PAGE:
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A visionary novel about the collision of technology and play, horror and humanity, from a master of the spine-tingling tale.
They’ve infiltrated homes in Hong Kong, shops in Vancouver, the streets of Senegal, town squares of Oaxaca, schools in Tel Aviv, bedrooms in Ohio. They’re following you. They’re everywhere now. They’re us.
In Samanta Schweblin’s wildly imaginative new novel, Little Eyes, “kentukis” have gone viral across the globe. They’re little mechanical stuffed animals that have cameras for eyes, wheels for feet, and are connected to an anonymous global server. Owners of kentukis have the eyes of a stranger in their home and a cute squeaking pet following them; or you can be the kentuki and voyeuristically spend time in someone else’s life, controlling the creature with a few keystrokes. Through kentukis, a jaded Croatian hustler stumbles into a massive criminal enterprise and saves a life in Brazil, a lonely old woman in Peru becomes fascinated with a young woman and her louche lover in Germany, and a motherless child in Antigua finds a new virtual family and experiences snow for the first time in Norway.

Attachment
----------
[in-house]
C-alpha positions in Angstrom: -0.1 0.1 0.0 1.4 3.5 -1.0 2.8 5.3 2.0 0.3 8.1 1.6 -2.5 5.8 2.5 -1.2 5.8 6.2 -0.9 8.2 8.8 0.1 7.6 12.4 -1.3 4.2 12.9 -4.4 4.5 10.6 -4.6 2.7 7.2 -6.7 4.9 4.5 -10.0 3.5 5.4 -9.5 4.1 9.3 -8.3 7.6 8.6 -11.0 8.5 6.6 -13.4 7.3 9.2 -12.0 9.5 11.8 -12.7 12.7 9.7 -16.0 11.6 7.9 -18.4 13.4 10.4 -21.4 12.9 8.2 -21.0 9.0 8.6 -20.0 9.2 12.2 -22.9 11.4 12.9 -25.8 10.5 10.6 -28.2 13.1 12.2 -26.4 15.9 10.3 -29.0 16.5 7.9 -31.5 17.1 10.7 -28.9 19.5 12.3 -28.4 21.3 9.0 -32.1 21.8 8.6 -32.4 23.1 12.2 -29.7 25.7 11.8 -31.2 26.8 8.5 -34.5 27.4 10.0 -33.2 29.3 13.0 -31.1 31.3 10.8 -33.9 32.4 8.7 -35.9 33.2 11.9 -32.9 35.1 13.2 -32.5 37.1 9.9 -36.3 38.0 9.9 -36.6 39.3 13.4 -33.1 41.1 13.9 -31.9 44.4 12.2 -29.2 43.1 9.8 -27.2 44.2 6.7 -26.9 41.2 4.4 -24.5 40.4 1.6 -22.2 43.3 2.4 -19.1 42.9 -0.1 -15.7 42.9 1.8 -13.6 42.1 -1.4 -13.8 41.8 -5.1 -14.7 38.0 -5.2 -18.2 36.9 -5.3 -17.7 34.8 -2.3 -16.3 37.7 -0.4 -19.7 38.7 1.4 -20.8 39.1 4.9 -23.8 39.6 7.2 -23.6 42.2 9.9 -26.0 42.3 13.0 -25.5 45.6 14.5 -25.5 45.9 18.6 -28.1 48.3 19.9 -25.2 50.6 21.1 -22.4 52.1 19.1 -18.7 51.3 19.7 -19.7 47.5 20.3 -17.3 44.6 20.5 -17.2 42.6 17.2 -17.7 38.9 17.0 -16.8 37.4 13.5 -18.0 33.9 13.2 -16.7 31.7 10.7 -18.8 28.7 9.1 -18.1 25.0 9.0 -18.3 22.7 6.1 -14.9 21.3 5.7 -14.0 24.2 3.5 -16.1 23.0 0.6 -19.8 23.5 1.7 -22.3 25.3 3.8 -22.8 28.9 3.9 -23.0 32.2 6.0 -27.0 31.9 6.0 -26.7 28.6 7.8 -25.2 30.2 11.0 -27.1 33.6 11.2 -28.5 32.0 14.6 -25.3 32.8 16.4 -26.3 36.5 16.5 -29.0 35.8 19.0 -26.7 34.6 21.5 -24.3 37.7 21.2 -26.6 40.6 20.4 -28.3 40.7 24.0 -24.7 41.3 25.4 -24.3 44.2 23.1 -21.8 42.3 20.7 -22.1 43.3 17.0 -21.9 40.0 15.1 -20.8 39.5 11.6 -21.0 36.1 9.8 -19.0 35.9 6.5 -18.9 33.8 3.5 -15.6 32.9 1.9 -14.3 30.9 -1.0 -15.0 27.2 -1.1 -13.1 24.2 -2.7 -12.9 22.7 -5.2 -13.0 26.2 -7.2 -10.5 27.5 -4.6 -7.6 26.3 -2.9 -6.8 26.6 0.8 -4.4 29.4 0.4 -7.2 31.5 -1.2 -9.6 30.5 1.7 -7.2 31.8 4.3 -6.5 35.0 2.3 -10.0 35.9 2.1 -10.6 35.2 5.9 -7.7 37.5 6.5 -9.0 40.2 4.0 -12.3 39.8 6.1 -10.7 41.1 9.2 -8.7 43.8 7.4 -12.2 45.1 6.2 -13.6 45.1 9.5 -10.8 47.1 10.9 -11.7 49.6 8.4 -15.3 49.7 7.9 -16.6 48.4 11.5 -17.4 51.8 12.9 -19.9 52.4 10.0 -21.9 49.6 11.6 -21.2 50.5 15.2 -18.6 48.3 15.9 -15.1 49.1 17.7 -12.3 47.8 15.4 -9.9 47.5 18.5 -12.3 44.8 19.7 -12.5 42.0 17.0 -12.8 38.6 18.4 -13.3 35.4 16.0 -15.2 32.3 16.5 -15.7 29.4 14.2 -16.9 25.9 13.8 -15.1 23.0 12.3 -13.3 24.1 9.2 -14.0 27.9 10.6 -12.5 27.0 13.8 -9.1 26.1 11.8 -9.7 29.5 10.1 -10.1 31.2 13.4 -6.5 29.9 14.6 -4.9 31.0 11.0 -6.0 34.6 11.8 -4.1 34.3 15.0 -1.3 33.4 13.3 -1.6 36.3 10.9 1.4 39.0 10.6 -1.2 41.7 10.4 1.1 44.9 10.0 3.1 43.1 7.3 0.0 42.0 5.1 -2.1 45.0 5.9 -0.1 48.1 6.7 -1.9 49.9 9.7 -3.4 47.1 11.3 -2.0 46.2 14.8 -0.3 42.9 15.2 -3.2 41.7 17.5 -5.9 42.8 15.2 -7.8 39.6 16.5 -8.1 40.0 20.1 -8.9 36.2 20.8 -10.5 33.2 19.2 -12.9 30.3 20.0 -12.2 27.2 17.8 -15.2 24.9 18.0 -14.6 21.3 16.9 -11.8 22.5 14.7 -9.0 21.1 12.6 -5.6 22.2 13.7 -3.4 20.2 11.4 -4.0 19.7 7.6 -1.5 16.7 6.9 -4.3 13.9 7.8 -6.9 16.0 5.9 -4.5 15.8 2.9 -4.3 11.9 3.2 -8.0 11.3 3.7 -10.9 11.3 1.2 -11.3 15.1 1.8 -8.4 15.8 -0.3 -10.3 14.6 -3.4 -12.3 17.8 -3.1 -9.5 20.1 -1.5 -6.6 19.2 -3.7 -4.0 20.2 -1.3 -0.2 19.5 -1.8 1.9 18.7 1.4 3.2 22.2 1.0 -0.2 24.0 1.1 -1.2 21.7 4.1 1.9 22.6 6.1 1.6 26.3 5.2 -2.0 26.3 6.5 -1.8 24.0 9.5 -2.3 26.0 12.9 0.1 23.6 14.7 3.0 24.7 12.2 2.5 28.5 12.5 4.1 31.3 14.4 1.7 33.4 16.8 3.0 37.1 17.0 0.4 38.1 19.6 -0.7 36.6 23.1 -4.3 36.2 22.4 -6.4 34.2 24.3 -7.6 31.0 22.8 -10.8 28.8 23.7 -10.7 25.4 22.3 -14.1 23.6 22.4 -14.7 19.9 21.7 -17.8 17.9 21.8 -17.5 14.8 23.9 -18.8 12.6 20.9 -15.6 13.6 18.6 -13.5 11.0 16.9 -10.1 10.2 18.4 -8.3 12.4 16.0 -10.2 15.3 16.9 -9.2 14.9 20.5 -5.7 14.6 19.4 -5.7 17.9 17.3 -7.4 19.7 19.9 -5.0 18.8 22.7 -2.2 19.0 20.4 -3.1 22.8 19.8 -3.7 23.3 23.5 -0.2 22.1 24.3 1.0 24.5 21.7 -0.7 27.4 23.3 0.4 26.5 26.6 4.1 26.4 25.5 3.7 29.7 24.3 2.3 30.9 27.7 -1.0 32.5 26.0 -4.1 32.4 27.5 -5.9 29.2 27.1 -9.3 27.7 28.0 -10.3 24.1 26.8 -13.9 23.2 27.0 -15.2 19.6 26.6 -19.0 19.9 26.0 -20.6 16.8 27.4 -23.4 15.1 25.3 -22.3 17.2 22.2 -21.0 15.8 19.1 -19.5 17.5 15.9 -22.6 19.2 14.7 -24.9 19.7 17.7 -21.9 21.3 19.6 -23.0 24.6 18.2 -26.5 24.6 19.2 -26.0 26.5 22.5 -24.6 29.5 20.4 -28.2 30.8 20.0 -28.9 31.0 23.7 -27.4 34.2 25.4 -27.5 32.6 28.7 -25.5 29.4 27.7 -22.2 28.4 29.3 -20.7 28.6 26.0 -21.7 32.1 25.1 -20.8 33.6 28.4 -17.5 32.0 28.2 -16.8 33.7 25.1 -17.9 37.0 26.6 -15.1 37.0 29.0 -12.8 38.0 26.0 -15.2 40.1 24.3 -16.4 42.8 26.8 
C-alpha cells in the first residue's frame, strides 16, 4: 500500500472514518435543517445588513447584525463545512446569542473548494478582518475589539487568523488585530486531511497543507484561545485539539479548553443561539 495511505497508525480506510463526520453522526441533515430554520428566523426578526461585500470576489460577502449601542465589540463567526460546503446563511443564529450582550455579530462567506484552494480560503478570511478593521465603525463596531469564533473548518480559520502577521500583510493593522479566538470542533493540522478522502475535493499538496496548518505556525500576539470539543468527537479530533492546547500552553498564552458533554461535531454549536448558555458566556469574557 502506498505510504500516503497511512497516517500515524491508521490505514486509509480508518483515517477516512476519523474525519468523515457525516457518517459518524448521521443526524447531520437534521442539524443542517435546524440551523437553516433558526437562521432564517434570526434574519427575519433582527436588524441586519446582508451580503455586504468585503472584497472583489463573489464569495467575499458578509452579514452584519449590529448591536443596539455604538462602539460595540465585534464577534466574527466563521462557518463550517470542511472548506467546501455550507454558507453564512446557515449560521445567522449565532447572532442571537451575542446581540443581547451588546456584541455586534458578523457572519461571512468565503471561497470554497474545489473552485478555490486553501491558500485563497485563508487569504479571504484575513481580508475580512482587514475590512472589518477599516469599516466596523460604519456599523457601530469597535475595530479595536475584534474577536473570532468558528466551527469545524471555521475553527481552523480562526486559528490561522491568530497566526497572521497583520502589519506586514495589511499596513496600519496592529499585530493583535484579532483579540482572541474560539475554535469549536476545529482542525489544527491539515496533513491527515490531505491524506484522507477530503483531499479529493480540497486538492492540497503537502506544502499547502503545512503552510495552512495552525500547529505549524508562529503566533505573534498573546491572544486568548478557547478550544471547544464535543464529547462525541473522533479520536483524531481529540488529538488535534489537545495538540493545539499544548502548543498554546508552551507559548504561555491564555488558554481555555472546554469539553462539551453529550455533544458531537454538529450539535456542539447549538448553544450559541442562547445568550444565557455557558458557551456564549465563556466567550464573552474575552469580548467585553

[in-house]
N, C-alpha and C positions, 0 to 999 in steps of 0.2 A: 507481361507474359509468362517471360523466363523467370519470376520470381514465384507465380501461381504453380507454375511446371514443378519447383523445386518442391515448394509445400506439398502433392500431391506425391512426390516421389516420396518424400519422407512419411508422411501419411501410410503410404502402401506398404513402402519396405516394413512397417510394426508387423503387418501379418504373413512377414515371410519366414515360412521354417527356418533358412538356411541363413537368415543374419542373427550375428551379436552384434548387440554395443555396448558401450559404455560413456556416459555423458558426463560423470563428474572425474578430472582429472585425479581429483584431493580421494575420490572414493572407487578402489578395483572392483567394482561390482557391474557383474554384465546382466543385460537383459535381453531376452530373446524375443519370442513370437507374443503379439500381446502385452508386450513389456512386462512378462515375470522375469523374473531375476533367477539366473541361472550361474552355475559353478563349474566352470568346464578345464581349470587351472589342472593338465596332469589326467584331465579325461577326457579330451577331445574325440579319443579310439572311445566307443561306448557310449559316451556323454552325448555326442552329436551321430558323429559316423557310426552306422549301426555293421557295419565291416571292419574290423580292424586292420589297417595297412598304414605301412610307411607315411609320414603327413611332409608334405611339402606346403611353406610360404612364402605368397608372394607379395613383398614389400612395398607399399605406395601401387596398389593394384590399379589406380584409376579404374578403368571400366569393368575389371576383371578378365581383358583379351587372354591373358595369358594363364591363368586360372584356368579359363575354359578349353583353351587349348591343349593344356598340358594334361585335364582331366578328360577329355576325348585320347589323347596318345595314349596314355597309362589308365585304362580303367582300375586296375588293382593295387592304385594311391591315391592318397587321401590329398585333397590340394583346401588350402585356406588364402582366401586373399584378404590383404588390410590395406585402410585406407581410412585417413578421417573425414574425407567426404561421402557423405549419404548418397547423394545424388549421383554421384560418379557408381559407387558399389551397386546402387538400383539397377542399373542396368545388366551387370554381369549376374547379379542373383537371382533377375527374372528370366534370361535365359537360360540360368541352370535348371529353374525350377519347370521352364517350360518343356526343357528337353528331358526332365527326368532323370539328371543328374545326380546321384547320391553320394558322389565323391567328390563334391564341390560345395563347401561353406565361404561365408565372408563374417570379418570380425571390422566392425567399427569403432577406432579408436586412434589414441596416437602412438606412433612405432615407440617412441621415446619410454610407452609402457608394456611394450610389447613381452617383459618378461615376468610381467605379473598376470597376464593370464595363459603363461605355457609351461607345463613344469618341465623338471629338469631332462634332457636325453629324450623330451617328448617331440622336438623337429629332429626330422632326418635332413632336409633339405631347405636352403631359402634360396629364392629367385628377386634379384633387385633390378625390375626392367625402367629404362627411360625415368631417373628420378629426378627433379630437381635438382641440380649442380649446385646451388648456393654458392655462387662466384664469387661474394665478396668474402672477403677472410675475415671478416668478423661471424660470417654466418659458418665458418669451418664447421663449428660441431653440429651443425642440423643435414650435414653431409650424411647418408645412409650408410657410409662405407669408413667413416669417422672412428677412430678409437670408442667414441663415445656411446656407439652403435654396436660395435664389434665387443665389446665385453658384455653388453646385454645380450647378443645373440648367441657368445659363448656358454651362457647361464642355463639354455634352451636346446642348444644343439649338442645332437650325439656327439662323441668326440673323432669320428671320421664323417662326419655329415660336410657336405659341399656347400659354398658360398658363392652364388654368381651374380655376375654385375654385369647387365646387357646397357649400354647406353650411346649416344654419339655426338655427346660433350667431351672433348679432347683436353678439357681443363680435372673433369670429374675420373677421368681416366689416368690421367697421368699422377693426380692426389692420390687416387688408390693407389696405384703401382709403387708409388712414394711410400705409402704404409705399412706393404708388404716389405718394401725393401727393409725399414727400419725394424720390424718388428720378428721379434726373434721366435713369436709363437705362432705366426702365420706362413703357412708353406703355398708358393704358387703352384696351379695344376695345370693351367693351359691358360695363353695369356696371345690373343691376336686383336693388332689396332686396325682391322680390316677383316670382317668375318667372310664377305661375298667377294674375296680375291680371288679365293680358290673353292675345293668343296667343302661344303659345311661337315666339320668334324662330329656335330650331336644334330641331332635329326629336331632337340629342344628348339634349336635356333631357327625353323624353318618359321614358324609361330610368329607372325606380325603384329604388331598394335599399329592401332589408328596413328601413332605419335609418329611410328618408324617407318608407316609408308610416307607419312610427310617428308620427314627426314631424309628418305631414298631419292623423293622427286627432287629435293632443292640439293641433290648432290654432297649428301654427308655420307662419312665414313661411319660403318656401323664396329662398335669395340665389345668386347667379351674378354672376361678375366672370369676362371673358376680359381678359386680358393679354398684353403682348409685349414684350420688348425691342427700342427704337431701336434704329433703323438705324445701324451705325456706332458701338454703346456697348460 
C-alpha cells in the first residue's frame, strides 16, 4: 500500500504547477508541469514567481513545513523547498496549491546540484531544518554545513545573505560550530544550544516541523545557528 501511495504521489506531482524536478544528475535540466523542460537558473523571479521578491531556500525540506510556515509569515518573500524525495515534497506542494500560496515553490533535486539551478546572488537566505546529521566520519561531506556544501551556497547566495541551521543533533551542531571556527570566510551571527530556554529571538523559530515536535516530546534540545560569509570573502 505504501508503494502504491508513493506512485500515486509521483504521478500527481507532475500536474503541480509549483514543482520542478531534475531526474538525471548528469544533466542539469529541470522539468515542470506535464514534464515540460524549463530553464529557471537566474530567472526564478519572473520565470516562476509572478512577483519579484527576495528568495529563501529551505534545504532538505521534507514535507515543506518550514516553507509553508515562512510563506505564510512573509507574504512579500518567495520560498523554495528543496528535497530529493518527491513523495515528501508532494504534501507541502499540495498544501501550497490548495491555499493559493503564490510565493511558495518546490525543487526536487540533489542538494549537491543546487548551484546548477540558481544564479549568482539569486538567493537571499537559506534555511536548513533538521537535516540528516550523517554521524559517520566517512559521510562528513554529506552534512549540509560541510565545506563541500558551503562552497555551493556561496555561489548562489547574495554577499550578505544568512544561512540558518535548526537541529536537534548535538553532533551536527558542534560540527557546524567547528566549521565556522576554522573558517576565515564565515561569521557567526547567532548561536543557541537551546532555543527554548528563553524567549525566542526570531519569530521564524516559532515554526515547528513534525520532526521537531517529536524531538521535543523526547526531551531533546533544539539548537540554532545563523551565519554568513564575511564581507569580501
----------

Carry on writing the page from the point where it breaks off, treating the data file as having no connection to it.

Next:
These creatures can reveal the beauty of connection between farflung souls – but they also expose the ugly humanity of our increasingly linked world. Trusting strangers can lead to unexpected love and marvelous adventure, but what happens when the kentukis pave the way for unimaginable terror?